Three (or Four) In A Row!
SpaceX is going to have to watch out, because at this point they might be making it look too easy. On Friday evening (EDT) the company followed up the successful launch of the THAICOM 8 satellite with a successful return of the Falcon 9’s first stage to a drone ship, making it the fourth recovered rocket for the company, and the third (in a row) recovered at sea. There’s still a good chance it’ll be too damaged by re-entry for re-use — the second, which also launched a satellite to the realatively high geostationary transfer orbit (GTO) sustained “max damage,” making it questionable whether recovering the first stages of Falcon 9s launching things to that challenging orbit will be of much economic use. That said, the fact that they can stick the landing even with those challenging circumstances suggests to me that they’ll find a way over this hurdle as well. In the meantime, check out the video below, a sped-up rocket’s-eye-view of the realignment, re-entry, and landing. So, so cool.
Astronauts aboard the International Space Station completed the inflation and pressurization of the Bigelow Expandable Activity Module (BEAM) yesterday at 4:44pm EDT. There had been a few issues earlier in the week, when, on Thursday, they were forced to stop the inflation procedure because, well, it wasn’t expanding. NASA originally commissioned the module from Bigelow Aerospace back in 2012 as a way of investing in lower-cost methods of future space exploration, the goal of NASA’s Advanced Exploration Systems program. After a little delay thanks to the rapid uncontrolled disassembly of SpaceX’s CRS-7 launch and the subsequent investigative delays, the module was delivered aboard the CRS-8 mission in early April. It’s thought that the extra ten months in storage may have been the reason it wouldn’t inflate right away. Next week, ISS astronauts will check the module for leaks and then venture inside (briefly), but they won’t be using it much. The BEAM’s presence isn’t to expand the usable space on the station, but to prove the technology’s safety in space. To that end, it’ll be on the far side of an airlock for the next two years, just in case this $17.8 million balloon goes pop (it probably won’t, but just to be on the safe side). If it survives two years, NASA — and a whole lot of other people besides — may well order more. You can read more about the BEAM over at NASA.gov.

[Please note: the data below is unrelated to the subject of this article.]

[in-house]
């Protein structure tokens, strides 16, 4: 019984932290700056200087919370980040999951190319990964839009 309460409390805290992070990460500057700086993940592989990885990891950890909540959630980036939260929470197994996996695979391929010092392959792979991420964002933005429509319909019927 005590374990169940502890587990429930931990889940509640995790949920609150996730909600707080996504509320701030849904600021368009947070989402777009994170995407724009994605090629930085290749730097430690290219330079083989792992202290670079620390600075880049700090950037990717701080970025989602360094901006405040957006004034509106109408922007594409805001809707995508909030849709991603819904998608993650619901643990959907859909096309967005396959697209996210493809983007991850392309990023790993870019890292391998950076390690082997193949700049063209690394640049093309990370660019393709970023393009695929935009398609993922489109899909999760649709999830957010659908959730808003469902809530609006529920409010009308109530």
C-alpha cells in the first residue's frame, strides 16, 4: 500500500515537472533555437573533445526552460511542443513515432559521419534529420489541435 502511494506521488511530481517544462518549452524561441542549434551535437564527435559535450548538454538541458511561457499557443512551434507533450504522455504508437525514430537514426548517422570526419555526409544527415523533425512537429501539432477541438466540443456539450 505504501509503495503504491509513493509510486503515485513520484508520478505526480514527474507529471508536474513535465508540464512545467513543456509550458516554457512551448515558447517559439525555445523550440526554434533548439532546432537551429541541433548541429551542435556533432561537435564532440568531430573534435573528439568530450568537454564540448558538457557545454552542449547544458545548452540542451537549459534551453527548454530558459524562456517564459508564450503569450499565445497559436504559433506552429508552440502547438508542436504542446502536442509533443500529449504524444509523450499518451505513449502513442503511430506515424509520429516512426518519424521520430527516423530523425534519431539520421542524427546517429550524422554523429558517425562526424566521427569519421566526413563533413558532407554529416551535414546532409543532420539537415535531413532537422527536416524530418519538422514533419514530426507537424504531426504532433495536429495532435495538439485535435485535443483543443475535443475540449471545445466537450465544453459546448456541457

Oracle v. Google